There can be confusion on whether certain businesses or vehicles must be commercially insured, especially if you’re self-employed or own a small business with only a few employees. Your personal auto insurance covers you while driving to work. Other instances are not so clear.
For example, you might use your car to drive to a job site or deliver something to a client. Maybe you occasionally send an employee to pick up coffee and doughnuts for the office or lunch for a client meeting. In some cases, personal insurance may cover these kinds of activities.
All Florida drivers must carry personal liability coverage as part of their auto insurance policy. Indeed, most states require liability coverage. Just like with commercial auto insurance, personal liability covers injuries and property damage to others in the event of an accident. Many insurance policies also include uninsured/underinsured drivers, collision, and comprehensive coverage.
If your employee gets into an accident while driving to a client meeting or delivering something, their insurance might cover the damages and protect them in the event of a lawsuit. However, if your employees regularly use their car or a company vehicle to do their job, they should be included in your commercial auto policy.
Hired and non-owned auto insurance
A hired and non-owned auto insurance (HNOA) policy covers lawsuits due to accidents, whether they occurred in a personal, rented, or leased business vehicle. It can protect your employees who use these business vehicles as part of their jobs. It can also cover employees who get into accidents while running business errands or driving a rental car during a business trip.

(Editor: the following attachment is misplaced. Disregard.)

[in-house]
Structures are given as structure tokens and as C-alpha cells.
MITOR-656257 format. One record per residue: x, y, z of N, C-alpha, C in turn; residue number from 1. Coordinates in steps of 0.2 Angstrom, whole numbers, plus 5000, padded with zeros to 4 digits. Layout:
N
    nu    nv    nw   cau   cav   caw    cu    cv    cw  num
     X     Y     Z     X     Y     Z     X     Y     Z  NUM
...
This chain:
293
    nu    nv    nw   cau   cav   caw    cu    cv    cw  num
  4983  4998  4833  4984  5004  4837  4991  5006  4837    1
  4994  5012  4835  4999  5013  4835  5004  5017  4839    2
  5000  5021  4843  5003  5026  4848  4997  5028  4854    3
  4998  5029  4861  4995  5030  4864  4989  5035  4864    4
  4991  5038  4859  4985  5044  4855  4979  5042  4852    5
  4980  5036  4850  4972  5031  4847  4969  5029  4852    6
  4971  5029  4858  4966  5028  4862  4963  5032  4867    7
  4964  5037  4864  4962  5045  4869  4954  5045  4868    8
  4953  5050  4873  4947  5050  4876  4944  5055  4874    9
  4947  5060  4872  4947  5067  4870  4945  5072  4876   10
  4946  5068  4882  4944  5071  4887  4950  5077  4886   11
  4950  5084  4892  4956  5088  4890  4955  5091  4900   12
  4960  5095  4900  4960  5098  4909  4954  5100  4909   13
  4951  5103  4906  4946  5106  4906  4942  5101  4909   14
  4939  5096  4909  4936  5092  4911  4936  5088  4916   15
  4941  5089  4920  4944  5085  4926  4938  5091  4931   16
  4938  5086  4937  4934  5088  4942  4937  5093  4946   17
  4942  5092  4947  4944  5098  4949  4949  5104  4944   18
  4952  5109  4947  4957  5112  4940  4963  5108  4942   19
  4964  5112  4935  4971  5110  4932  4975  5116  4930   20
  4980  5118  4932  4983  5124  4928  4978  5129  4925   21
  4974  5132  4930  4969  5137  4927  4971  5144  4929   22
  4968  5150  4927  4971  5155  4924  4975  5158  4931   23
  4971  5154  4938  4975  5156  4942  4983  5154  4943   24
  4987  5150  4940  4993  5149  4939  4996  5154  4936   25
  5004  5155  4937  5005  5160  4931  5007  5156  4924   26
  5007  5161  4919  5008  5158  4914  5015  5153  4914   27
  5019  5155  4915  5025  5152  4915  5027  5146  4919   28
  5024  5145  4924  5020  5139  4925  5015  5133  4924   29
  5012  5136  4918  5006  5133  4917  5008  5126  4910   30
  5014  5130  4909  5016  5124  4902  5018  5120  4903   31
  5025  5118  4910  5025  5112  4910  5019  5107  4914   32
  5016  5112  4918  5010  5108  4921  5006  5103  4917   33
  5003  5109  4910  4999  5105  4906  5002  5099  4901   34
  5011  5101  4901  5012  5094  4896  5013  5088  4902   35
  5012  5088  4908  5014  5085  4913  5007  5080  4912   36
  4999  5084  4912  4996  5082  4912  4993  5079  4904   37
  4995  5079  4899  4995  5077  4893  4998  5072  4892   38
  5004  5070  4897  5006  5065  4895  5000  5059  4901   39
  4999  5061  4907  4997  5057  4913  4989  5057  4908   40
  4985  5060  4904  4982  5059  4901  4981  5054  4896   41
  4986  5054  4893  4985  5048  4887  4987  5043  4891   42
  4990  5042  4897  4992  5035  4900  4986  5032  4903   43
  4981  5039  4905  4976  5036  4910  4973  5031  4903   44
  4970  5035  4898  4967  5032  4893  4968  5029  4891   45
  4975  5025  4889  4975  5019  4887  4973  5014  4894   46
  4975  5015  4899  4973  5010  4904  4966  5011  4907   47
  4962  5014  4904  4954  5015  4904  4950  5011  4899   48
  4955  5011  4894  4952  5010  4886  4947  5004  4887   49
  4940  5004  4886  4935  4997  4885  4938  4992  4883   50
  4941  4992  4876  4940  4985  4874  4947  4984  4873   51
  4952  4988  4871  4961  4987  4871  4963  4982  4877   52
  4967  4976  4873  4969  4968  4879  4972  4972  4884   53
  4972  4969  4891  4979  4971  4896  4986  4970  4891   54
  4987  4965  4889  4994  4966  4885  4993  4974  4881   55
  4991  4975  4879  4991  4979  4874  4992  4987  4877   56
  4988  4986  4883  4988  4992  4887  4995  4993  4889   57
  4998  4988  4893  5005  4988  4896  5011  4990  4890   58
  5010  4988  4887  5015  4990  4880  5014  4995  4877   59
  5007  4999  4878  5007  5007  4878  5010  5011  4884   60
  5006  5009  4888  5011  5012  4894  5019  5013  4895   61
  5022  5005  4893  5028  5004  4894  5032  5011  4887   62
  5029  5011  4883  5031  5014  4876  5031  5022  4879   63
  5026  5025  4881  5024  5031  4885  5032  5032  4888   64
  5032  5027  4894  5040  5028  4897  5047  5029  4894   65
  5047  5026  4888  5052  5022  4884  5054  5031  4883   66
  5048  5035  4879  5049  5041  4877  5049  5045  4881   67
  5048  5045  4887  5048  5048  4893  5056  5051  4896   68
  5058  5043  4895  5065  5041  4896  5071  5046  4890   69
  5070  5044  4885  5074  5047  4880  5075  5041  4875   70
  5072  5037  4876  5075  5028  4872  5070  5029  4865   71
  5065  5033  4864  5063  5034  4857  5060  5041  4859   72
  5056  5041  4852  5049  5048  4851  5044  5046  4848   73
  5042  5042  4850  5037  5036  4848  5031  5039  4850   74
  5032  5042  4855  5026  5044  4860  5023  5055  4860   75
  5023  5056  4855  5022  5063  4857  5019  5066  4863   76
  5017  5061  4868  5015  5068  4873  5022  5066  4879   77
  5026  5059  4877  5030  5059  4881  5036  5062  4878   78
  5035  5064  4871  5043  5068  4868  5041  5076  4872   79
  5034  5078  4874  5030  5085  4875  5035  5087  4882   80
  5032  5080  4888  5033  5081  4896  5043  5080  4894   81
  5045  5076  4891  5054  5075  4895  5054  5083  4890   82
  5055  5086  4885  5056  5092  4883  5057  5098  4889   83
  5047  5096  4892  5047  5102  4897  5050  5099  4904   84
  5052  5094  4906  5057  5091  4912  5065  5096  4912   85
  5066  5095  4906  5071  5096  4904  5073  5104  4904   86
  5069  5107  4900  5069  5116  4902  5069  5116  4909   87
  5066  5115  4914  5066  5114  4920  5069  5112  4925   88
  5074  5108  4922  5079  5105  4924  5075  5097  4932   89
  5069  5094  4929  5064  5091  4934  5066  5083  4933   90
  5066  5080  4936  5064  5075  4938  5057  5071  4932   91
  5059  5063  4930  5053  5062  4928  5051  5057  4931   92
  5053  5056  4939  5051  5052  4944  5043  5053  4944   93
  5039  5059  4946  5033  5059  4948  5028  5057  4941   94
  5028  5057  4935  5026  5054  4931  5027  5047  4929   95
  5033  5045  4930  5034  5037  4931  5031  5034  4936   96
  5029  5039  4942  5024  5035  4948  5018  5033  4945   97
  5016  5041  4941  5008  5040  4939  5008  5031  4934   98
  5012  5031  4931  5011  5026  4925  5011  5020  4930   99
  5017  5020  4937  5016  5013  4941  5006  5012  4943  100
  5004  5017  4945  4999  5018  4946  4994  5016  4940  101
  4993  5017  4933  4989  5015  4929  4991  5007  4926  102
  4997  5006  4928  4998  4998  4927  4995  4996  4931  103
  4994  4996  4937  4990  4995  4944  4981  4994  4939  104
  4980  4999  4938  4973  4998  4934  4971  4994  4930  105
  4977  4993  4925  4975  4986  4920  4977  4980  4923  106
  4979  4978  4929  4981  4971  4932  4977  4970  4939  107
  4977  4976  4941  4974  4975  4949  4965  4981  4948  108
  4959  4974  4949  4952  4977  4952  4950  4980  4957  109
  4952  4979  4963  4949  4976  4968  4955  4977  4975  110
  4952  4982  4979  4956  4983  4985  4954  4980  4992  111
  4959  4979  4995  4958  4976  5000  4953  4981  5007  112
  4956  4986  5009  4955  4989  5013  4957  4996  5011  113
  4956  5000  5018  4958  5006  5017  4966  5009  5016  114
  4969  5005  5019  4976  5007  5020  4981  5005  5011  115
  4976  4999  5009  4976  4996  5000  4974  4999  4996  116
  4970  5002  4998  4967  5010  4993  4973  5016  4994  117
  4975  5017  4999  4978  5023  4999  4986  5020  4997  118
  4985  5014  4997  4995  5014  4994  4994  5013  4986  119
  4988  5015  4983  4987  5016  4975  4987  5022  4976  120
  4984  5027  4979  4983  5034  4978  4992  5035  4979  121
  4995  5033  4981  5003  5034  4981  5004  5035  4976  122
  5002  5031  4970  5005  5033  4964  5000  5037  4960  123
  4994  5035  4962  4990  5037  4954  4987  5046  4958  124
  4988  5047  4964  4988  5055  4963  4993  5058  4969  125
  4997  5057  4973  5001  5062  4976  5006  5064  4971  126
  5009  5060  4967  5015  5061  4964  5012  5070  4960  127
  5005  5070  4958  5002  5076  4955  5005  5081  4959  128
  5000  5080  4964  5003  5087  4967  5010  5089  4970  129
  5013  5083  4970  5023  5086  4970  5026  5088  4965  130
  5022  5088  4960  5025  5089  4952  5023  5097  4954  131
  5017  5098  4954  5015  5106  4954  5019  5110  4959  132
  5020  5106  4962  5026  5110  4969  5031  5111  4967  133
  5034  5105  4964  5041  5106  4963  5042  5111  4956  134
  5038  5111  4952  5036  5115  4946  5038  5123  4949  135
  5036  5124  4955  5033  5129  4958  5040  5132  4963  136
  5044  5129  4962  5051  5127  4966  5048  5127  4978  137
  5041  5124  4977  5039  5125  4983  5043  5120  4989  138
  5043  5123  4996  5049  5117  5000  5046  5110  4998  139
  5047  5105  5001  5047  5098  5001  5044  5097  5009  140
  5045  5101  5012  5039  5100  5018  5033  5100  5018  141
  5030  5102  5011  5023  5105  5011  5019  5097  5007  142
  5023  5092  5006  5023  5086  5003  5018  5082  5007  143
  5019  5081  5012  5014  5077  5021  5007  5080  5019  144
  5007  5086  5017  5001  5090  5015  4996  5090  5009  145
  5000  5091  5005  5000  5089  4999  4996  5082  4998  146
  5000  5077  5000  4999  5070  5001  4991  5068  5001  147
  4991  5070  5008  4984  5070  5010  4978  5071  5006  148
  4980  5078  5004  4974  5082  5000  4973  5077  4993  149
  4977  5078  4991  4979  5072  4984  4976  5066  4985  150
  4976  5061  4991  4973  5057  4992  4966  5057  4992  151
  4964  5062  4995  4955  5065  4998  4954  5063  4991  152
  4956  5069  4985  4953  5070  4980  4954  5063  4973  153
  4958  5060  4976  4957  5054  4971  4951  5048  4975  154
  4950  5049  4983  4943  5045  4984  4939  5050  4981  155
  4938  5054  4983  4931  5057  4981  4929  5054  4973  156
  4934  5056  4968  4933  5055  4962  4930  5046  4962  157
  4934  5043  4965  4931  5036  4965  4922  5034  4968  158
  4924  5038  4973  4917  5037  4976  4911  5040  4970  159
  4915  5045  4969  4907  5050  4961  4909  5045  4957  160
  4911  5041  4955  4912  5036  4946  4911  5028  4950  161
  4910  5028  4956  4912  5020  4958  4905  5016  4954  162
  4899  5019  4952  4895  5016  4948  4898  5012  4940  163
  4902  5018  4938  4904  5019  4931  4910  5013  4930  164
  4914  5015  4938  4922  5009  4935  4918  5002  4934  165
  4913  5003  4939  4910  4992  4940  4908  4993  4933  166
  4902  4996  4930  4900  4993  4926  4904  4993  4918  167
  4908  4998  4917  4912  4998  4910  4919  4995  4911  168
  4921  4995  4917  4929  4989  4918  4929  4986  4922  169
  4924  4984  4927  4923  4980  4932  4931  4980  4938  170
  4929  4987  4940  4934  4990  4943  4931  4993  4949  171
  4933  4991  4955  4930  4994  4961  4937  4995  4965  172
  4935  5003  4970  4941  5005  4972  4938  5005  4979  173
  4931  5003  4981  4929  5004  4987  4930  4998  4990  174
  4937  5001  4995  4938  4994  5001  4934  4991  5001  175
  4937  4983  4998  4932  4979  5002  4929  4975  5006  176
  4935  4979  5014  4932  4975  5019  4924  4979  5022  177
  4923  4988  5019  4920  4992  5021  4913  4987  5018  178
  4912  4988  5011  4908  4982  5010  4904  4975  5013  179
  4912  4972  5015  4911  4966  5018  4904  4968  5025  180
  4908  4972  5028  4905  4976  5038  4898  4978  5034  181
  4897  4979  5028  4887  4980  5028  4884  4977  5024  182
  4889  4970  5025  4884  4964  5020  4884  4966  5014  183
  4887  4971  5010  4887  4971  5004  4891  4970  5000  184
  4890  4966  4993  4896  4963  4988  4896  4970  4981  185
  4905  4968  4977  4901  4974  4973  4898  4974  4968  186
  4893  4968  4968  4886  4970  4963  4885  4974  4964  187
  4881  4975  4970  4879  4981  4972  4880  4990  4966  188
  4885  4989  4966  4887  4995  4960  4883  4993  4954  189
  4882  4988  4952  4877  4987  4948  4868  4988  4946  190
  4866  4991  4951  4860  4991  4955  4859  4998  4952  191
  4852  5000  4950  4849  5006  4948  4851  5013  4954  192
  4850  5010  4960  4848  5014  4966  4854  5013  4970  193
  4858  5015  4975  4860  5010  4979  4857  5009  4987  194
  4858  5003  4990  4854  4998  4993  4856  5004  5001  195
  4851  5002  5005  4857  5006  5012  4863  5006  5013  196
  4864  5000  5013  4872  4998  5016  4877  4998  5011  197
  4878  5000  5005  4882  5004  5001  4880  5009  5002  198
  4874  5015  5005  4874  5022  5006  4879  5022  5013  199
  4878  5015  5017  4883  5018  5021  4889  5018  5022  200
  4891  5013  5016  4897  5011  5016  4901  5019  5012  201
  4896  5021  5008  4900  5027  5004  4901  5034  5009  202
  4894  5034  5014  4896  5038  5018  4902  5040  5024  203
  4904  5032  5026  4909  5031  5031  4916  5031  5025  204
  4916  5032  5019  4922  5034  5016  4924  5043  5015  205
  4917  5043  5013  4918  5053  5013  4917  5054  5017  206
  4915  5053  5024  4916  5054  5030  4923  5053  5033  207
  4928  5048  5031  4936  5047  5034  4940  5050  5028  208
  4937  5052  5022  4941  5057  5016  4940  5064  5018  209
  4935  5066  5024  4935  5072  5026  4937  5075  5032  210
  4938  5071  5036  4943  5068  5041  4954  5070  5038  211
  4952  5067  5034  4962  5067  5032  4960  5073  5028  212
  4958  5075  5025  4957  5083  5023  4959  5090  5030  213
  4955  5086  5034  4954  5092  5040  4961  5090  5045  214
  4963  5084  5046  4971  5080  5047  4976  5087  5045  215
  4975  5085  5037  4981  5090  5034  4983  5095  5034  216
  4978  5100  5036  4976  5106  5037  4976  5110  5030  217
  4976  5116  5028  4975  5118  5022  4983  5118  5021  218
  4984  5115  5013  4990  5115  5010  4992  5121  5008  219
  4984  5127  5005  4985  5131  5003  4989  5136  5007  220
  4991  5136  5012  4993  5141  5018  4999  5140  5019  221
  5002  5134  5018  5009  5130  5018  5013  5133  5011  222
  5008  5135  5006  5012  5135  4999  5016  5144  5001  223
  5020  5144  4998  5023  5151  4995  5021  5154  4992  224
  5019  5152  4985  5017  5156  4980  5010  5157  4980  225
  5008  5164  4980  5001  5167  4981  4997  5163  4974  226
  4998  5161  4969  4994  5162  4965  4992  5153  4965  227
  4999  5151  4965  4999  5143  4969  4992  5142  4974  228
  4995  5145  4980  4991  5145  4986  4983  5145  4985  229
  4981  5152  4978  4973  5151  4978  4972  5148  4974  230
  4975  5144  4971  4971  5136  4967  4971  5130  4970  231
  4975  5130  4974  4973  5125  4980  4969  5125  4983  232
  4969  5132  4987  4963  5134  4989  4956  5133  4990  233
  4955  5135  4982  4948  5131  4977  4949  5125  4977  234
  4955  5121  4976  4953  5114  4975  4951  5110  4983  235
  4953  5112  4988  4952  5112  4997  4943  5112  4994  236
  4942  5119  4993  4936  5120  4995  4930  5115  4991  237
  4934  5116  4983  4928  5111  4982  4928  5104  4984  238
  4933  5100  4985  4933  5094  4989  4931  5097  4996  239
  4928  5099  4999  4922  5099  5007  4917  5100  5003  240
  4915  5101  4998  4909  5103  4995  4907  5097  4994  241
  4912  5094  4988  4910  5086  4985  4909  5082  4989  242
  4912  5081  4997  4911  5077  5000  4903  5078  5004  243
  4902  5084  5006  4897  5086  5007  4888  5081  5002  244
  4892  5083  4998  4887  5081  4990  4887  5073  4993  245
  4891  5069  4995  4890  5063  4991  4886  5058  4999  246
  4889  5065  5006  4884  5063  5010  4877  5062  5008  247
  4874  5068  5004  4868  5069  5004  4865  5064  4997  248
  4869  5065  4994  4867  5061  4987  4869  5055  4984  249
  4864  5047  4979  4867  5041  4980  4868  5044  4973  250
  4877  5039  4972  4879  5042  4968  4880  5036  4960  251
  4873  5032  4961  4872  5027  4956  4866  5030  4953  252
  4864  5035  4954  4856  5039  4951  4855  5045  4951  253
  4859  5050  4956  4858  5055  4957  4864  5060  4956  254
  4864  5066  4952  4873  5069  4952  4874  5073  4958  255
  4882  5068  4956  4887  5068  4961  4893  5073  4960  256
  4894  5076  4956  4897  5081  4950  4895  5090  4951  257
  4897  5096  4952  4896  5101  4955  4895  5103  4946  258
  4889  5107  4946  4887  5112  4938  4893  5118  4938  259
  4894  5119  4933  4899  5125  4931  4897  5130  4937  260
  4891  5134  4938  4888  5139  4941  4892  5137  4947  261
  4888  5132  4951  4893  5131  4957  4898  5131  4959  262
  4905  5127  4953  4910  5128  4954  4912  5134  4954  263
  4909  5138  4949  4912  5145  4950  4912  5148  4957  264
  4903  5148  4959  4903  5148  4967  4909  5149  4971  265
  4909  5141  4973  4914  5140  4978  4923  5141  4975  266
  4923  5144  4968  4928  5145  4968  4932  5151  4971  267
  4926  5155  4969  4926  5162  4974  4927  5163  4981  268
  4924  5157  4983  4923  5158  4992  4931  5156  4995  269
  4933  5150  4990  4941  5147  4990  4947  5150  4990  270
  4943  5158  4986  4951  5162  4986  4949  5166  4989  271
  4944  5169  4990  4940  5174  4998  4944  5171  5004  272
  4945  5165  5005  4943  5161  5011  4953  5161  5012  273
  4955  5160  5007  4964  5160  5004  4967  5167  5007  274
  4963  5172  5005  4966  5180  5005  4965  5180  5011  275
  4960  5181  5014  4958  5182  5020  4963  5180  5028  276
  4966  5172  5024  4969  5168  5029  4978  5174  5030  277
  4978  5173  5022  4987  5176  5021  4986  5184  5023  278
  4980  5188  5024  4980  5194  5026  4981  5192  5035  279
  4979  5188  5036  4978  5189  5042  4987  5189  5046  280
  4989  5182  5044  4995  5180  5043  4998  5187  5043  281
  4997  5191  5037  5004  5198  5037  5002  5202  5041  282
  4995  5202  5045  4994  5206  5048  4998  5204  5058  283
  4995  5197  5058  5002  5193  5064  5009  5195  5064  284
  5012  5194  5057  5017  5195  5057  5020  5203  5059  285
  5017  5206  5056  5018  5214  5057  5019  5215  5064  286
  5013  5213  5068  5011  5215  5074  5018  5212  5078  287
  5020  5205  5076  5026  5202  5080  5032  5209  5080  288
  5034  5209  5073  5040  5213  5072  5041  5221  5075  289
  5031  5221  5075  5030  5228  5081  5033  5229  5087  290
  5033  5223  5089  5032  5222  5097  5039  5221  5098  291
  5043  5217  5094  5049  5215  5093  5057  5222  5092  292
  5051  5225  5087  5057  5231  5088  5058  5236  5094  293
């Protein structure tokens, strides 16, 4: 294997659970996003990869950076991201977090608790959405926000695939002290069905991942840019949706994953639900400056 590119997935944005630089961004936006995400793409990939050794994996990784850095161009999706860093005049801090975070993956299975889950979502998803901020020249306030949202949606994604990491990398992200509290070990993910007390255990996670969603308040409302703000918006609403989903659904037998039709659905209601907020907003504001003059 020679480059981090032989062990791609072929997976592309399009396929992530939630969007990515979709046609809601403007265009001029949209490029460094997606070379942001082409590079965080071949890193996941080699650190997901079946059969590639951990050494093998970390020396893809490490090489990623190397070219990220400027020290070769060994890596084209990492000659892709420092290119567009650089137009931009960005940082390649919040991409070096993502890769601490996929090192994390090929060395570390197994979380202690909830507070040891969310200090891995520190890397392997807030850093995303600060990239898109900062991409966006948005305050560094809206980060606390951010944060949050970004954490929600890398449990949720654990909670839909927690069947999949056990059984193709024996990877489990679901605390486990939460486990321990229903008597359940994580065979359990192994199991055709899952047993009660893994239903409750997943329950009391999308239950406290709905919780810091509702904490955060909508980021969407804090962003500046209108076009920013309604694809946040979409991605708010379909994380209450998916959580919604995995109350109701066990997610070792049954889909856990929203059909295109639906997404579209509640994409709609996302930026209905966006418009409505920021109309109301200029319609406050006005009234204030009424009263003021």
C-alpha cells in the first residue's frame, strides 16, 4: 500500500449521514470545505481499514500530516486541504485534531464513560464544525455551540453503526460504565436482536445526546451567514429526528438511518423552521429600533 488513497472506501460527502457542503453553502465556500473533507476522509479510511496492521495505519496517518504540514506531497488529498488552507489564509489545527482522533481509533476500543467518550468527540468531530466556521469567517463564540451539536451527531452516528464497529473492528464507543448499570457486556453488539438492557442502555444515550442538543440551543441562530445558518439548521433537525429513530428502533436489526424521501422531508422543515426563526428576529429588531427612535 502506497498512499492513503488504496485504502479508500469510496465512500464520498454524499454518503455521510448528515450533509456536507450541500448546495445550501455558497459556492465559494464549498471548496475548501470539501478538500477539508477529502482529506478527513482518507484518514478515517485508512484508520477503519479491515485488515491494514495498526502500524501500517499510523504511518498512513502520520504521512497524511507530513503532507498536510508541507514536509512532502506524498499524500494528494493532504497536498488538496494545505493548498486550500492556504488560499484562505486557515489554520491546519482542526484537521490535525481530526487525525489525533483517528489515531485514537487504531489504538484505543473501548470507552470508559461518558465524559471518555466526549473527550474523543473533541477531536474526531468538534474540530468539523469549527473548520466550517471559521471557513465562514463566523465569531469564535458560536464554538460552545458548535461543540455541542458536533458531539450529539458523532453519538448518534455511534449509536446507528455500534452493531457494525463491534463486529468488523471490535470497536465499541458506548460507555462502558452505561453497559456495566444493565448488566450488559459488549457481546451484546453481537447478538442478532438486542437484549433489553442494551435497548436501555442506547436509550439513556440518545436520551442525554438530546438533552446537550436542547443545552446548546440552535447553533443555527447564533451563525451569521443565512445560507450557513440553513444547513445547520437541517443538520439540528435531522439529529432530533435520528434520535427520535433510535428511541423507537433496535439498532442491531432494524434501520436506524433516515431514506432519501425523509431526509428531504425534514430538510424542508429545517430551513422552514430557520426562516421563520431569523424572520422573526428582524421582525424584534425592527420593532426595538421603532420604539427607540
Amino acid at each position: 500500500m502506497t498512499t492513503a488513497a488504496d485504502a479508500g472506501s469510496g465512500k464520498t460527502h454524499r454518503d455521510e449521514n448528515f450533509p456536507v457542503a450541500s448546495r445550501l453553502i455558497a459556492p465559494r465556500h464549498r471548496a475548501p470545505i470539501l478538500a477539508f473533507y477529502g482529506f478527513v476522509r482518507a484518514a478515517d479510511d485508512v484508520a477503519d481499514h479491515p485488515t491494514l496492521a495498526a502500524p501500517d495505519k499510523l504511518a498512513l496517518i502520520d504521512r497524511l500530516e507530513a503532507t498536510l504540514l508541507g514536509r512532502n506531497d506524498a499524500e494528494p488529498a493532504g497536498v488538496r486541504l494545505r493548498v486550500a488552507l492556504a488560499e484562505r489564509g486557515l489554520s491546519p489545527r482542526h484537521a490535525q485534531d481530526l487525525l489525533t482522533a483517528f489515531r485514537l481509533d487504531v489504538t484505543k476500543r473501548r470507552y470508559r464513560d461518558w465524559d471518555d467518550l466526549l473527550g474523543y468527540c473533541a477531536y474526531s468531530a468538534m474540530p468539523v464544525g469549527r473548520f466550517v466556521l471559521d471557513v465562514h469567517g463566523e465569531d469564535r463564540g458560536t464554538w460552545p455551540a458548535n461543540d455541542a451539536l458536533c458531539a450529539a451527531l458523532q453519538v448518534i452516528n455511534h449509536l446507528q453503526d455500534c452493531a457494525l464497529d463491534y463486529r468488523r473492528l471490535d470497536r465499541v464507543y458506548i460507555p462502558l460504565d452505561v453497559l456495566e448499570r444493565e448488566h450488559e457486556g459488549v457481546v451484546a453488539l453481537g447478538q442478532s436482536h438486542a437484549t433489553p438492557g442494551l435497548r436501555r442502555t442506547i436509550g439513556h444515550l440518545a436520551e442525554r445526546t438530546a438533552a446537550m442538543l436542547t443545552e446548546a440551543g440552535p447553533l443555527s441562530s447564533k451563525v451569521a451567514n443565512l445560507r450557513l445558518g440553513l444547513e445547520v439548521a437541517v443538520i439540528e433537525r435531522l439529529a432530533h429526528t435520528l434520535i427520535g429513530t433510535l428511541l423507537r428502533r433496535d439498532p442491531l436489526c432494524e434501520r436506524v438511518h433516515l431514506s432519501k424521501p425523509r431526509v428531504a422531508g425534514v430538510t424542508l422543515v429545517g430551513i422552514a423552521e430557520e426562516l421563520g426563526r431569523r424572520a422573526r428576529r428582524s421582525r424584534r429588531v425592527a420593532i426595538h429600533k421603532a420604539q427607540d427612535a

An HNOA policy doesn’t cover the cost of repairs for rented or personal vehicles. You’ll also have to pay to replace or repair damaged, lost, or stolen equipment or other property that’s being transported in rented/personal vehicles. Finally, it doesn’t cover accidents that occur during your employees’ commutes to work or if they run personal errands in a rented/leased vehicle after business hours.
Make sure you have the right commercial auto coverage
If your company operates vehicles for business purposes, you need commercial auto insurance. It’s essential to protect yourself, your employees, and your financial investments if there’s an accident that results in property damage or injuries.
Avante Insurance can help you secure the right commercial auto policy or any of your other business insurance needs. Contact us today to request a quote.
This blog and website are made available by the publisher for educational and informational purposes only. It is not to be used as a substitute for competent insurance, legal, or tax advice from a licensed professional in your state.